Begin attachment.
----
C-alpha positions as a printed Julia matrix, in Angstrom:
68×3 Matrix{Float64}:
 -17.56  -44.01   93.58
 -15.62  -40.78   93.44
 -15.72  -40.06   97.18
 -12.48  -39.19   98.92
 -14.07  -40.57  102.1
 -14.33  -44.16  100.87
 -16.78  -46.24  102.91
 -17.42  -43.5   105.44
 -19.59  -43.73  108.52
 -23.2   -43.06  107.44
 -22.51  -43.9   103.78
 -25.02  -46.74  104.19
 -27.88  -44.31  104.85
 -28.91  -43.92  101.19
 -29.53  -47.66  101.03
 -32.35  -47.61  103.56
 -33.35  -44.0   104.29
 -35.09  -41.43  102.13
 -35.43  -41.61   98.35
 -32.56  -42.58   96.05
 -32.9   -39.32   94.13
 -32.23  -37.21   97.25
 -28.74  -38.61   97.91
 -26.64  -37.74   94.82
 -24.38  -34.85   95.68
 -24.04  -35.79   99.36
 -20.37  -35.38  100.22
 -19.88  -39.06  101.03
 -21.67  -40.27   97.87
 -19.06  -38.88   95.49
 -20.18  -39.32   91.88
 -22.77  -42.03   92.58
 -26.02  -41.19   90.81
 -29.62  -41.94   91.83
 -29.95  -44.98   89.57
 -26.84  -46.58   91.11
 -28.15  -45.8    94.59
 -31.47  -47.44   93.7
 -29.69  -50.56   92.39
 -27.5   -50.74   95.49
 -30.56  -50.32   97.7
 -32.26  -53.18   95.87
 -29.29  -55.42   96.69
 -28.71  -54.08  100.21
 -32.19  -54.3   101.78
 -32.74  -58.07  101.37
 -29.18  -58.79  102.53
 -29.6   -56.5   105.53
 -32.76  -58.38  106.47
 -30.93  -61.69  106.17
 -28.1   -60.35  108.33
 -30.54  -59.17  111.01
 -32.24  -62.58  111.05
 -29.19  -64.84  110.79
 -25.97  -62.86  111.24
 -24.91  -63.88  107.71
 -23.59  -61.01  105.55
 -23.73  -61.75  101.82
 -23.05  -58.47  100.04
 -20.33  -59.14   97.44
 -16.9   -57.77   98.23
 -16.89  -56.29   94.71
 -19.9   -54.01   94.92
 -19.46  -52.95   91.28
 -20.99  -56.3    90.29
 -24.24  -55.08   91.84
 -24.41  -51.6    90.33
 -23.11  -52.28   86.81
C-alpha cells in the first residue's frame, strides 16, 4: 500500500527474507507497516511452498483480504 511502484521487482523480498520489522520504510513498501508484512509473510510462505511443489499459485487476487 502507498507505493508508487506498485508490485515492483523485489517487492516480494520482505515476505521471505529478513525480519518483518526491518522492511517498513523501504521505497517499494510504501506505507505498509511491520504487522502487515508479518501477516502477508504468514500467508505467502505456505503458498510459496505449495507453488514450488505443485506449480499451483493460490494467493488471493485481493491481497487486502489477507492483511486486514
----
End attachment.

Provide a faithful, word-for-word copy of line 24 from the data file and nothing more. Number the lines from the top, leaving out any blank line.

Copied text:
 -32.23  -37.21   97.25